About Lavender

About Lavender image by melodi2/Morguefile.com, missyredboots/Morguefile.com


Sweet-smelling lavender is a member of the Labiatae family, also called mint. Within the genus Lavandula there are 39 species of lavender. Some species of lavender are annuals, with a herbaceous habit. The perennial lavenders are somewhat woody; some are small shrubs when they mature. The colors of the flowers range from blue, lavender, pink or purple to pure white.


Lavender is native to the Mediterranean region, south to northern Africa, and east to southeastern India. It has been cultivated for thousands of years and has been planted throughout the world. The many species of lavender cross-pollinate easily, and there are countless unidentified variations. Many varieties grow wild, innocuously spread by wind and animals.

Medicinal Uses

Lavender oil has antiseptic, antibacterial and antifungal properties. It is also anti-inflammatory, anti-convulsive and an anti-depressant. The oil is usually taken as one to three drops on a sugar cube. If you take the oil internally you risk a side effect of nausea. Lavender flower tea is the best way to take a dose internally without the side effects. Lavender essential oil is used in aromatherapy for stress relief. A drop of lavender oil on the temple is a folk remedy for headache, and lavender in the bath brings soothing relaxation. The oil is mild enough to be used directly on your skin; use it to massage sore muscles or for arthritis pain. Use it on cuts and abrasions, bee stings, skin rashes, cold sores, canker sores and blisters.

Other Uses

Lavender oil is used in perfume and for scenting candles, soaps and other products. The dried flower buds are found in potpourri and are used as moth repellent and in sachets and as confetti tossed at weddings. Bees love the sweet flower nectar, and the resulting honey is found in gourmet shops.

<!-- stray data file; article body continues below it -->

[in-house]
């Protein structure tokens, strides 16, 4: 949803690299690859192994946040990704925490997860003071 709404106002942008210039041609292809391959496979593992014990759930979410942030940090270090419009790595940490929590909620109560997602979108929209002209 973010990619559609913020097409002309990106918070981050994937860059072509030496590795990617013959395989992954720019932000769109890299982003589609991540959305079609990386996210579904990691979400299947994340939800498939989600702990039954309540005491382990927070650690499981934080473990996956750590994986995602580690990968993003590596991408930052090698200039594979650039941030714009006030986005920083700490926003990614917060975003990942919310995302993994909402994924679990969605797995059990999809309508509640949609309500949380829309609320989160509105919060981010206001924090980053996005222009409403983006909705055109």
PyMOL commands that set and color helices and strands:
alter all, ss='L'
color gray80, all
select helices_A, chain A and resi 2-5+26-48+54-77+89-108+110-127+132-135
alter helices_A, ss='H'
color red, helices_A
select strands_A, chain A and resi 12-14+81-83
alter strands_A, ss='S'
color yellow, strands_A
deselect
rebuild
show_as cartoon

Commercial Growing

Commercial lavender farms are well-known in England and France, where lavender is used in the perfume industry and produced for export. In France lavender is also an ingredient in gourmet cuisine. A lavender cross species, Lavendin, is usually planted for commercial cultivation. It is a taller plant with larger flowers and is easier to machine harvest. Lavender oil is found only in the flowers, so the larger flowers produce more oil.

Home Garden

Common lavender, Lavandula angustifolia, used to be called L. officinalis. If you buy plants or seeds, you could see either name. It is the most commonly grown species of lavender in home gardens. The flowers of L. angustifolia are heavily scented, and the oil produced by this plant is the highest quality with strong, sweet scent. This variety is of medium height, and it will spread slowly and fill a bed. Grow it from seed, transplants or rooted cuttings.

Keywords: lavender, lavender essential oil, lavender aromatherapy

About this Author

Fern Fischer is a freelance writer with more than 35 years' experience. Her work has been published in various print and online publications. She specializes in organic gardening, health, rural lifestyle, home and family articles. Fischer also writes about quilting and sewing, and she professionally restores antique quilts to preserve these historical pieces of women's art.

Photo by: melodi2/Morguefile.com, missyredboots/Morguefile.com